Choosing the Right Lens Coatings for Your Glasses

Eye Center of Virginia Glasses & Contacts

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When you get a pair of eyeglasses, you’ll find that there are plenty of options for lens coatings. Each coating imparts specific properties to the glasses that can help you in your daily life. Does this mean that you should just get them all? No, not usually. Instead, you should choose the ones that fit your unique needs. Here are a few common scenarios and the coating or lens type that will help them:

You Spend a Lot of Time on the Computer

Heavy users of computers and cell phones are exposed to a lot of blue light. This wavelength is high-energy and hard on the eyes. The anti-blue light coating is the one for you.

You Spend Plenty of Time in the Sun

Sunglasses are the obvious answer to your eye protection needs. Get a tinted coating to turn down the visible brightness. Make sure the glasses also have the UV-protective coating to block these invisible, but damaging, wavelengths.

You Tend to Scratch Your Glasses

If you typically end up with a lot of fine scratches on your glasses, get the anti-scratch coating. It resists minor scratching and can prolong the life of your lenses.

You Need Multiple Prescriptions

Eliminate the hassle of switching between reading, computer, and distance prescriptions by choosing progressive lenses. These have strengths that “progressively” transition from one to another along the surface of the lenses.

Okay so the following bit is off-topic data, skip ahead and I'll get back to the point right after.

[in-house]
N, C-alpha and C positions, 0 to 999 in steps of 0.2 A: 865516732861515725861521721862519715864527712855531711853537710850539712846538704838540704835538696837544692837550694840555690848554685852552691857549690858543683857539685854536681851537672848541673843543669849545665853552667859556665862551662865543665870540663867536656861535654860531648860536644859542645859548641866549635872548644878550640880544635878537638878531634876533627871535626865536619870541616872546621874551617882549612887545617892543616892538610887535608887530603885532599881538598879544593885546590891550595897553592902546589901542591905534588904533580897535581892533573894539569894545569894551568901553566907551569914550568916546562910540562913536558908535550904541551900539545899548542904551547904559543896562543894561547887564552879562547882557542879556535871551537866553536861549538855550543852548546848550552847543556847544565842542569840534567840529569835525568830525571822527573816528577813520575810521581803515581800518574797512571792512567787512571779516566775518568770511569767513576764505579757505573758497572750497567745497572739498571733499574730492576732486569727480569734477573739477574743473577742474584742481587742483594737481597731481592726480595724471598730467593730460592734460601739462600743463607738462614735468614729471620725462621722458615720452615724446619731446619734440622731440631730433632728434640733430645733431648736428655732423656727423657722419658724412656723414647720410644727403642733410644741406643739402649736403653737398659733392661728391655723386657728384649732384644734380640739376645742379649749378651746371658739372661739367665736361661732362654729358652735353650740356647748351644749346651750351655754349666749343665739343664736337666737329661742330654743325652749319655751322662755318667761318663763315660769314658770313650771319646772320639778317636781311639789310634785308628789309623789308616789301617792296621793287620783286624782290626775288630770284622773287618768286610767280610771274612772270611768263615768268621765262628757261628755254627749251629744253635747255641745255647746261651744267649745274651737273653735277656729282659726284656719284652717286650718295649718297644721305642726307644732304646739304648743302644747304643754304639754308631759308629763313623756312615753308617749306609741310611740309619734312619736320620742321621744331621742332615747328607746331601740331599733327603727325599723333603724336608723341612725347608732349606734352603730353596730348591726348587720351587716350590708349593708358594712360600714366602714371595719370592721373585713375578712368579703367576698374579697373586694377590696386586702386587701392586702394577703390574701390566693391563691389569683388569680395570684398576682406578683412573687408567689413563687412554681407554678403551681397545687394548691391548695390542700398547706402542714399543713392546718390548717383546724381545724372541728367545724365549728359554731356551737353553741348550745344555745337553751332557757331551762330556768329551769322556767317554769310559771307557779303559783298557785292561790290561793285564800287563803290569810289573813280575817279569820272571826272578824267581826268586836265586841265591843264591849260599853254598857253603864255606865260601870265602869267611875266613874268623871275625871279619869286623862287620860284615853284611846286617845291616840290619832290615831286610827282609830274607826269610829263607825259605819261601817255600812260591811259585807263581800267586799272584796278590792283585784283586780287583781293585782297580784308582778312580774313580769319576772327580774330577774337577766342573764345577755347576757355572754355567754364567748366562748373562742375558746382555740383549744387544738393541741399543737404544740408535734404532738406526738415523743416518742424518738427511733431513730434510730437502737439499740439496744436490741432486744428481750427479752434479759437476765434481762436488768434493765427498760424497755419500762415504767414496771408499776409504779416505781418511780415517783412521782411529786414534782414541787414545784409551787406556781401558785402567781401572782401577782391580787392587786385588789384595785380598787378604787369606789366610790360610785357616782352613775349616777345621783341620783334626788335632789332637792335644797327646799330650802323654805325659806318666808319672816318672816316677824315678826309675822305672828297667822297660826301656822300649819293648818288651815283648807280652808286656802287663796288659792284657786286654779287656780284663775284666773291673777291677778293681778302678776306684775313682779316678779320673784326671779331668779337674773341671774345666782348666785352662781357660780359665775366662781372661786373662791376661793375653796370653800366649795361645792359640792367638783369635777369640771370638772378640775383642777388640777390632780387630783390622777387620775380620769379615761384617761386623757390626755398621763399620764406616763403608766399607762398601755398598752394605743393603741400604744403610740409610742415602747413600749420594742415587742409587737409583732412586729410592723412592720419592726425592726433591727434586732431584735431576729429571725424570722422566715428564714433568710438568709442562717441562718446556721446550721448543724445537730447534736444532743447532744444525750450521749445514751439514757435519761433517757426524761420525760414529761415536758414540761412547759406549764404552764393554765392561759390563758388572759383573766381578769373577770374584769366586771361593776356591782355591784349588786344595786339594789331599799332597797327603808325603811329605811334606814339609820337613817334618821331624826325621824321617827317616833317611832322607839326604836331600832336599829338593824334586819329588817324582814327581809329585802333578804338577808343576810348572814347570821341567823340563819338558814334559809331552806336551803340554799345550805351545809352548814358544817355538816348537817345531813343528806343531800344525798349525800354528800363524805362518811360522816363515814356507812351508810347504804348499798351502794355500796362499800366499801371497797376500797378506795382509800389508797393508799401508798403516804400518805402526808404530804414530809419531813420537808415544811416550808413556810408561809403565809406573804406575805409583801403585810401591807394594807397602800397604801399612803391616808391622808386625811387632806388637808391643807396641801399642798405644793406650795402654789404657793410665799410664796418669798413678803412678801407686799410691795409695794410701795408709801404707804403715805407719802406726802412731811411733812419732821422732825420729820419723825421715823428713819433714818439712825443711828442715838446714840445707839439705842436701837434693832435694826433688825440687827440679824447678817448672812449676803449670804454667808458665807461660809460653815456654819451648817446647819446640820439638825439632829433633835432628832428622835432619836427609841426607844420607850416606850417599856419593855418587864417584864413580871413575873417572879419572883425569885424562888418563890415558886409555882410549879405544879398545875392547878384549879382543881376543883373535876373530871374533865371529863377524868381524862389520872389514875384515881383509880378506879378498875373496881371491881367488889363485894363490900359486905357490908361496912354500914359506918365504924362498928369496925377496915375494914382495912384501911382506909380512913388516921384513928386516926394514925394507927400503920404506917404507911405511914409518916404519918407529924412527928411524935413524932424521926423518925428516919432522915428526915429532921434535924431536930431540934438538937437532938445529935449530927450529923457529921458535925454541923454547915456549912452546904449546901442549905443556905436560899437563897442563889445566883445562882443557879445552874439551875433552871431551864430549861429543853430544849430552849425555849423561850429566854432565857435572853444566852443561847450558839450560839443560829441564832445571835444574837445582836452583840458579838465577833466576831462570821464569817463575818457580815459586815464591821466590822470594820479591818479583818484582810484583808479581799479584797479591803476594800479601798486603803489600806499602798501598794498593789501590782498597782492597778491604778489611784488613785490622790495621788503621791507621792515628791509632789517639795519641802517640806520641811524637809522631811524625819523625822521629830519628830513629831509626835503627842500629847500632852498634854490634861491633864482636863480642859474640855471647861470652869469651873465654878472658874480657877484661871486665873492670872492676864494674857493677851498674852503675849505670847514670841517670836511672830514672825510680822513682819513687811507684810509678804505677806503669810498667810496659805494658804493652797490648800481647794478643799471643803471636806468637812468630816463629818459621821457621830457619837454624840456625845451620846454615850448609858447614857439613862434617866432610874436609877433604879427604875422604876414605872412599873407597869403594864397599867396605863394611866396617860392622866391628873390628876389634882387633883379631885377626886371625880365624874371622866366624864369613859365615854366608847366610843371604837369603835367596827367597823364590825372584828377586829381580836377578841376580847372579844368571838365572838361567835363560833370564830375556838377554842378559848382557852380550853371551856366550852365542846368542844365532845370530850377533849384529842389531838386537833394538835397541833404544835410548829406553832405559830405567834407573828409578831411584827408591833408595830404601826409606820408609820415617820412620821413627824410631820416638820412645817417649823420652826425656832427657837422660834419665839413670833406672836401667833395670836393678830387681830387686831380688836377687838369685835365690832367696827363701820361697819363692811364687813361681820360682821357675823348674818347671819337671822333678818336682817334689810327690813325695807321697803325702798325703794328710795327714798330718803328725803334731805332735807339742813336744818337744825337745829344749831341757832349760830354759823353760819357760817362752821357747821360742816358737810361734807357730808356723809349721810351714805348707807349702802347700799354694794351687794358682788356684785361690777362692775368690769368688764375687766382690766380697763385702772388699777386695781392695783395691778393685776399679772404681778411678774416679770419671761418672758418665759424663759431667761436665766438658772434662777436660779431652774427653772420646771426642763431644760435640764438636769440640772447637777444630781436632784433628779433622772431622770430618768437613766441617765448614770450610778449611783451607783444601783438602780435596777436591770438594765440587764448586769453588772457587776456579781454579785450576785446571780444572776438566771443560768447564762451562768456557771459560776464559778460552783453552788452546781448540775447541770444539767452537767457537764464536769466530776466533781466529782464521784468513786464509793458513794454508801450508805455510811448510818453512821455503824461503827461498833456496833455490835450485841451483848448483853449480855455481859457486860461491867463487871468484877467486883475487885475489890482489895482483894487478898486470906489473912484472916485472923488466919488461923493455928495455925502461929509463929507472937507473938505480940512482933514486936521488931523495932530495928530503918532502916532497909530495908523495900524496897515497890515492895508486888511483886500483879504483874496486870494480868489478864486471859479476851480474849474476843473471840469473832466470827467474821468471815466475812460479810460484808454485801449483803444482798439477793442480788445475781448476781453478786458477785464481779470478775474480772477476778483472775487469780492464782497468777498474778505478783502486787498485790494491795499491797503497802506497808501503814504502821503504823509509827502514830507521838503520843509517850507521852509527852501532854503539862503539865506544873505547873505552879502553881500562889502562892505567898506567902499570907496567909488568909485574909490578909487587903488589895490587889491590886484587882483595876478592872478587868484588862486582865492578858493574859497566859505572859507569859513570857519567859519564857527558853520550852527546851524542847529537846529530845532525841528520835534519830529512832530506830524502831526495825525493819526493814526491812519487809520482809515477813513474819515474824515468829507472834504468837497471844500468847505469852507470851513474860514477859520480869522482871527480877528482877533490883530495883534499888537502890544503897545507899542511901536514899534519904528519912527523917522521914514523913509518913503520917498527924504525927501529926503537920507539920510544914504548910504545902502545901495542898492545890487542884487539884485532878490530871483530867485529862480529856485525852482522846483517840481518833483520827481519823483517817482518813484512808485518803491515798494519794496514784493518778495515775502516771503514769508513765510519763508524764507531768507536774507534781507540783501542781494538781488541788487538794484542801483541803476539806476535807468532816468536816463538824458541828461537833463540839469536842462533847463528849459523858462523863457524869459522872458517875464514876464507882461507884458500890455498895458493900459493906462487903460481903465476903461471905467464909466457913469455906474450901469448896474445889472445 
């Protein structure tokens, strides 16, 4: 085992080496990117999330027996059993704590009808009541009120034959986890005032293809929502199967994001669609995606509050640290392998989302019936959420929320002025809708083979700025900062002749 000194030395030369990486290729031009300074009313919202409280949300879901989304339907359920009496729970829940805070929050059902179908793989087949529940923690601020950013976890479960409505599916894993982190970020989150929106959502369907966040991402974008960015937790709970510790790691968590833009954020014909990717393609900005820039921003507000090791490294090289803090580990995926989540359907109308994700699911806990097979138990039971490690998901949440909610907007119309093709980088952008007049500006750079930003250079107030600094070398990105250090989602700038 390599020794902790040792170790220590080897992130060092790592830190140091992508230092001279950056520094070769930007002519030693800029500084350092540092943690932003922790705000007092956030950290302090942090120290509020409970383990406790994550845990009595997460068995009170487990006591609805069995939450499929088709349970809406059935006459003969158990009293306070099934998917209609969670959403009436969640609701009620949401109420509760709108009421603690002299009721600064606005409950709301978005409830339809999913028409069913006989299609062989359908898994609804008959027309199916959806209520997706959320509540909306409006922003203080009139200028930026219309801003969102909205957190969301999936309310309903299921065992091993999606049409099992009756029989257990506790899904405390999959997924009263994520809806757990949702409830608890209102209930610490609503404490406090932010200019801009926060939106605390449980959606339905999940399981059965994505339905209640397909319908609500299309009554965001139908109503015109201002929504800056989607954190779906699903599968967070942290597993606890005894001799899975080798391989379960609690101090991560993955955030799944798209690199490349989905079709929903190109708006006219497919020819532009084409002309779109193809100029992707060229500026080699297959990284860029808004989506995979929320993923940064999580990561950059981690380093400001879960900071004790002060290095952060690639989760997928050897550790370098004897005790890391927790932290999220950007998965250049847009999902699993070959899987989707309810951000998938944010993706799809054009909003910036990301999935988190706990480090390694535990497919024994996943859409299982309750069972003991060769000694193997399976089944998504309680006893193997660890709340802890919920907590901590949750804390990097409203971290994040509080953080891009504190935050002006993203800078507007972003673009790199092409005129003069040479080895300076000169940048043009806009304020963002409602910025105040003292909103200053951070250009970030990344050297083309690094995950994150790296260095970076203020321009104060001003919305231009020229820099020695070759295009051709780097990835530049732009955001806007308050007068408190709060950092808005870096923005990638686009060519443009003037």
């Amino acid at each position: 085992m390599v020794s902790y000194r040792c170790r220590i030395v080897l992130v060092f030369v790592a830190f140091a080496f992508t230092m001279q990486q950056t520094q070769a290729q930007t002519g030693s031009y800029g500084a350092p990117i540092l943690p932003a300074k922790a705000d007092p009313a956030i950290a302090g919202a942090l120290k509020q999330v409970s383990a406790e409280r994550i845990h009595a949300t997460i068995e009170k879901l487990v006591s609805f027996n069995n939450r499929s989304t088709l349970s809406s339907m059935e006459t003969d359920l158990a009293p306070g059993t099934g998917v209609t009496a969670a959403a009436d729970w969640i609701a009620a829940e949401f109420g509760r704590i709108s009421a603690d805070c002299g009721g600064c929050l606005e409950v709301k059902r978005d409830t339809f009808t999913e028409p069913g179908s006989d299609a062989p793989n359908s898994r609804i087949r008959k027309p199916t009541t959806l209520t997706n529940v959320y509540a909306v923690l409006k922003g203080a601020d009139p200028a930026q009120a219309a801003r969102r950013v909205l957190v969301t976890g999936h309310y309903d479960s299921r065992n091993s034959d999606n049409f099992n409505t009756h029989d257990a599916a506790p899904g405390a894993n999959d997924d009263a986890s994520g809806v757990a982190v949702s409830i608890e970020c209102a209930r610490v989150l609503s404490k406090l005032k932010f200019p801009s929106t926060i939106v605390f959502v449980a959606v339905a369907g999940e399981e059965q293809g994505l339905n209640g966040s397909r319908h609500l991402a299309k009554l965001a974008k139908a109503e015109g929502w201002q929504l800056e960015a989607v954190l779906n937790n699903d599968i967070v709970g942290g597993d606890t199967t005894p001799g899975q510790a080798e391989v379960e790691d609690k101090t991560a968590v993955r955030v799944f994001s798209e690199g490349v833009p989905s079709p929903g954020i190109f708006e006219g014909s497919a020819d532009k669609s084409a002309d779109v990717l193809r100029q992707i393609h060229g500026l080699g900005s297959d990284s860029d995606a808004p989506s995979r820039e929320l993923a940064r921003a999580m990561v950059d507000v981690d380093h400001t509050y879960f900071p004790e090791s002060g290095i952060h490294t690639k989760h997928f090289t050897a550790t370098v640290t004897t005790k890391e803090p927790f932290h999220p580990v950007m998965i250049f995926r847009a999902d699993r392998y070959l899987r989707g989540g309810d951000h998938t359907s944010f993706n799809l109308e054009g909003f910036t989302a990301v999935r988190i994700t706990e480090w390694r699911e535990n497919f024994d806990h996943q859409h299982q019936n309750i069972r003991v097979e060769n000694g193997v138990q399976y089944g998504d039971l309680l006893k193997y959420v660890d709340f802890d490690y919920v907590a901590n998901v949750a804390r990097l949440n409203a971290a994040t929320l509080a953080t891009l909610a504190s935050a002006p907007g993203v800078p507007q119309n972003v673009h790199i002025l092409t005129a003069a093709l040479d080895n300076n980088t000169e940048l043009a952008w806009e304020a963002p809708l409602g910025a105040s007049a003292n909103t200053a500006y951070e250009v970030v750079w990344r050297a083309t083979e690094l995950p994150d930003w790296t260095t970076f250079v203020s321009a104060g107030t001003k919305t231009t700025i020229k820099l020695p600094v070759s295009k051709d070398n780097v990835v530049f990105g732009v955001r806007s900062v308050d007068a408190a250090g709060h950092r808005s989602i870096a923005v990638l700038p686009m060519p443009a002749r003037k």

You Go Between Indoors and Outdoors Often

Frequent switching from inside to outdoors and back can be a hassle if you have to change from regular glasses to sunglasses each time. Eliminate this annoyance by getting Transitions lenses. These lenses have a coating that changes from clear to tinted and back depending on the light.

Contact our Williamsburg Optometrist Today

These are just some of the most popular lens options available at Eye Center of Virginia. To get some eyeglasses, and the coatings of your choice, just come into our office in Williamsburg. If you need a prescription, make an appointment with our optometrist or ophthalmologist first. Then, you’ll be all set.